A survey of medical students in Brazil found that more than 80% use alcohol, while cannabis use is limited to about one in four, a quarter use solvents and just over 25% use tobacco. In contrast, less than three quarters of female medical students use alcohol, just under 15% use tobacco, about 10 percent use solvents, and tranquillizer use accounts for 7.5%.
The survey carried out using World Health Organisation criteria questioned 456 medical students across the grades. Details will appear in the March issue of the journal Addict Behav (2008, 33(3), pp 490-495) reported by the team of Dartiu Xavier Da Silveira in the Addiction Unit at the Federal University of Sao Paulo in Brazil.
Perhaps most intriguingly, the researchers found that it is usually only female medical students make the switch from illegal to legal drugs of abuse, whereas male students tend to alternate cannabis and solvents throughout college years, the researchers report.
“Interventions aiming to influence patterns of drug consumption among medical students must consider both gender differences and evolving patterns of substance use throughout a medical course,” the researchers conclude. In an earlier study (Addict Behav, 2007, 32(8), pp 1740-1744), they reported that “Living with parents or a companion appeared as a protective factor for the use of cannabis”. But, they also found that being male and taking part in sporting activities was often associated with both cannabis and solvent abuse.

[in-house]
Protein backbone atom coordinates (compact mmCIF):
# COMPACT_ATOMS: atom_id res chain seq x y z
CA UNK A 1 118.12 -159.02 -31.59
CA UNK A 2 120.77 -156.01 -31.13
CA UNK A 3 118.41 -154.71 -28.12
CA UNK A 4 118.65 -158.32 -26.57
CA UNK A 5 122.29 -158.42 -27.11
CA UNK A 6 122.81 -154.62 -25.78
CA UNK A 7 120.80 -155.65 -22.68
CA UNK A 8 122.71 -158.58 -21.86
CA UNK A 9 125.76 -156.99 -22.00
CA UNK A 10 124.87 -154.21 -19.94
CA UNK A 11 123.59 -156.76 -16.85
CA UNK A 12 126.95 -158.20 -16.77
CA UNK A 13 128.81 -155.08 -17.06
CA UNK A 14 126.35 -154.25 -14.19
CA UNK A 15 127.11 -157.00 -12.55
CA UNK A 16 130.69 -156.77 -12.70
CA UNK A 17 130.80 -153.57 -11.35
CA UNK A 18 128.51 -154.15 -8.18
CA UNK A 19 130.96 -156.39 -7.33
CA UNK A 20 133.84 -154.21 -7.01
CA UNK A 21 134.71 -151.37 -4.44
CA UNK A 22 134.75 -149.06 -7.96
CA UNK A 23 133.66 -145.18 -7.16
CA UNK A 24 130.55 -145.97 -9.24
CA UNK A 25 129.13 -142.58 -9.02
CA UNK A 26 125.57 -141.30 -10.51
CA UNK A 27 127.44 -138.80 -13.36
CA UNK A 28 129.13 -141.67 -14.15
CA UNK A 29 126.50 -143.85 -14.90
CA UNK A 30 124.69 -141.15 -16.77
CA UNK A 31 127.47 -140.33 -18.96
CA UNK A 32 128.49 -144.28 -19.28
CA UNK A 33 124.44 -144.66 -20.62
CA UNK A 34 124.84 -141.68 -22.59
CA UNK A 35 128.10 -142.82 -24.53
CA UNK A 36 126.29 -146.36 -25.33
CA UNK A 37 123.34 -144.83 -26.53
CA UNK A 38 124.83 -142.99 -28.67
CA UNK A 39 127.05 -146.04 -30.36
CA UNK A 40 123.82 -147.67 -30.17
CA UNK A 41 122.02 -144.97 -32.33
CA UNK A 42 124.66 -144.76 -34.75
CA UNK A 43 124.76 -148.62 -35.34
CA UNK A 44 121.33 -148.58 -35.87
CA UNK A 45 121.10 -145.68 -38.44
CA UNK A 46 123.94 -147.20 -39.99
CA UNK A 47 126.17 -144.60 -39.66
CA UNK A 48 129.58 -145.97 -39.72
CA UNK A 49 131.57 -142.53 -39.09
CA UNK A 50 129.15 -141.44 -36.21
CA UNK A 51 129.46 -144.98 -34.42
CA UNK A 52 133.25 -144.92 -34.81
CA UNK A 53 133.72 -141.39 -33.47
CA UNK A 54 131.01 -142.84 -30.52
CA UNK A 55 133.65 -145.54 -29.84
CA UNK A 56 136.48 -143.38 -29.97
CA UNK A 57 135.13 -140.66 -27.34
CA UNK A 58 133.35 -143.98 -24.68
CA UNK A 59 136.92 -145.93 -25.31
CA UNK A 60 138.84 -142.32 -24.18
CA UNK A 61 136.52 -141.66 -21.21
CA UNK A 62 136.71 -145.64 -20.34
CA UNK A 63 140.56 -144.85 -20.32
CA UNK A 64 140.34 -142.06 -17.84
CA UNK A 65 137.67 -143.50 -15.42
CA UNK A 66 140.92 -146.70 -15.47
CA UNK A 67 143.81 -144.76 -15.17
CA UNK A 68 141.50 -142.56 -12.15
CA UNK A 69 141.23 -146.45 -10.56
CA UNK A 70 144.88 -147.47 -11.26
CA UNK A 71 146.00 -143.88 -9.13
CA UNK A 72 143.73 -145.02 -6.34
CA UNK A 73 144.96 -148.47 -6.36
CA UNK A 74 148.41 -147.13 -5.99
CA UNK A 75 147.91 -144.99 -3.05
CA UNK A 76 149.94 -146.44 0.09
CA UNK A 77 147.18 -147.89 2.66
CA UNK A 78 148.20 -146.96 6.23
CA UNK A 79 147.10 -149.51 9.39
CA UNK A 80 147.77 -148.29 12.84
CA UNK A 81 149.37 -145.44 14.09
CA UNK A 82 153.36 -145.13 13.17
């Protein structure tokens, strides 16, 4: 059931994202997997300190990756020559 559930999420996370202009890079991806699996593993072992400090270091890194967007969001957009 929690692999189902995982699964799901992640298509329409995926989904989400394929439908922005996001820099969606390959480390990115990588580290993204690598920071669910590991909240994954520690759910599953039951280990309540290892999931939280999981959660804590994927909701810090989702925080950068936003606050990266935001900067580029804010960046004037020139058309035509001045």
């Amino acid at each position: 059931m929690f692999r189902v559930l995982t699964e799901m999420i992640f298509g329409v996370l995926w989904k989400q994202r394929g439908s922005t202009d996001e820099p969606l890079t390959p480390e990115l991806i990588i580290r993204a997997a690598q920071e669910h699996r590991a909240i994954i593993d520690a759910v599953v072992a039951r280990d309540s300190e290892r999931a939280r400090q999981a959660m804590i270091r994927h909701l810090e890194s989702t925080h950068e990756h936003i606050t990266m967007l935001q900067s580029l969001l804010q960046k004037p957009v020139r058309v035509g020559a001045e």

In related research (Addict Behav, 2008, 33(3), pp 397-411), researchers at the Center for Substance Abuse Research at the University of Maryland College Park, investigated the prevalence of cannabis use disorders among more than 1200 first-year college students, aged 17 to 20. They found that a significant proportion of cannabis-using college students could be diagnosed as suffering from some kind of cannabis-related disorder. However, they add that even if there is no obvious disorder, many of the users are at serious risk of problems, including physical injuries, and commonly miss class.
In the light of such statistics, you really have to question those pleas of “I never inhaled, m’lud”, especially if it’s your doctor making them, and puts a different light on those “green” prescriptions GPs hand out advising us to live a healthier lifestyle, eat better, and get more exercise.